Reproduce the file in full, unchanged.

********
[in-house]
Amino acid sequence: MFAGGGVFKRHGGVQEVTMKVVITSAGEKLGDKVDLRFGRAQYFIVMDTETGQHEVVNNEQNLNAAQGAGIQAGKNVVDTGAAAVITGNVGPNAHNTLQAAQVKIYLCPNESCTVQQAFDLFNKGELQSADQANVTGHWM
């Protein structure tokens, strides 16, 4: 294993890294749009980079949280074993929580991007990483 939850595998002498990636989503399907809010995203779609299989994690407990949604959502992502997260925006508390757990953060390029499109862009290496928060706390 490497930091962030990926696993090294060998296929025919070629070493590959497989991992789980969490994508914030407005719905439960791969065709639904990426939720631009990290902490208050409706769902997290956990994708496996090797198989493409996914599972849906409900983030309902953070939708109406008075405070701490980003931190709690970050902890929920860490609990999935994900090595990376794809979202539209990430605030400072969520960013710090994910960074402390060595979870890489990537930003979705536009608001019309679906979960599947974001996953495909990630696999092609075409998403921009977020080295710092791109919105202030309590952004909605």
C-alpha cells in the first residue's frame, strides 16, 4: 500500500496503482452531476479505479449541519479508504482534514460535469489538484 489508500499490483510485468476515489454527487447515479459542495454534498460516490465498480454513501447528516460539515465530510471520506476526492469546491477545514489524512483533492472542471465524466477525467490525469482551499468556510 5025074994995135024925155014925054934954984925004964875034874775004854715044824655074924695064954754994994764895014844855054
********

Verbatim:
[in-house]
Amino acid sequence: MFAGGGVFKRHGGVQEVTMKVVITSAGEKLGDKVDLRFGRAQYFIVMDTETGQHEVVNNEQNLNAAQGAGIQAGKNVVDTGAAAVITGNVGPNAHNTLQAAQVKIYLCPNESCTVQQAFDLFNKGELQSADQANVTGHWM
């Protein structure tokens, strides 16, 4: 294993890294749009980079949280074993929580991007990483 939850595998002498990636989503399907809010995203779609299989994690407990949604959502992502997260925006508390757990953060390029499109862009290496928060706390 490497930091962030990926696993090294060998296929025919070629070493590959497989991992789980969490994508914030407005719905439960791969065709639904990426939720631009990290902490208050409706769902997290956990994708496996090797198989493409996914599972849906409900983030309902953070939708109406008075405070701490980003931190709690970050902890929920860490609990999935994900090595990376794809979202539209990430605030400072969520960013710090994910960074402390060595979870890489990537930003979705536009608001019309679906979960599947974001996953495909990630696999092609075409998403921009977020080295710092791109919105202030309590952004909605």
C-alpha cells in the first residue's frame, strides 16, 4: 500500500496503482452531476479505479449541519479508504482534514460535469489538484 489508500499490483510485468476515489454527487447515479459542495454534498460516490465498480454513501447528516460539515465530510471520506476526492469546491477545514489524512483533492472542471465524466477525467490525469482551499468556510 5025074994995135024925155014925054934954984925004964875034874775004854715044824655074924695064954754994994764895014844855054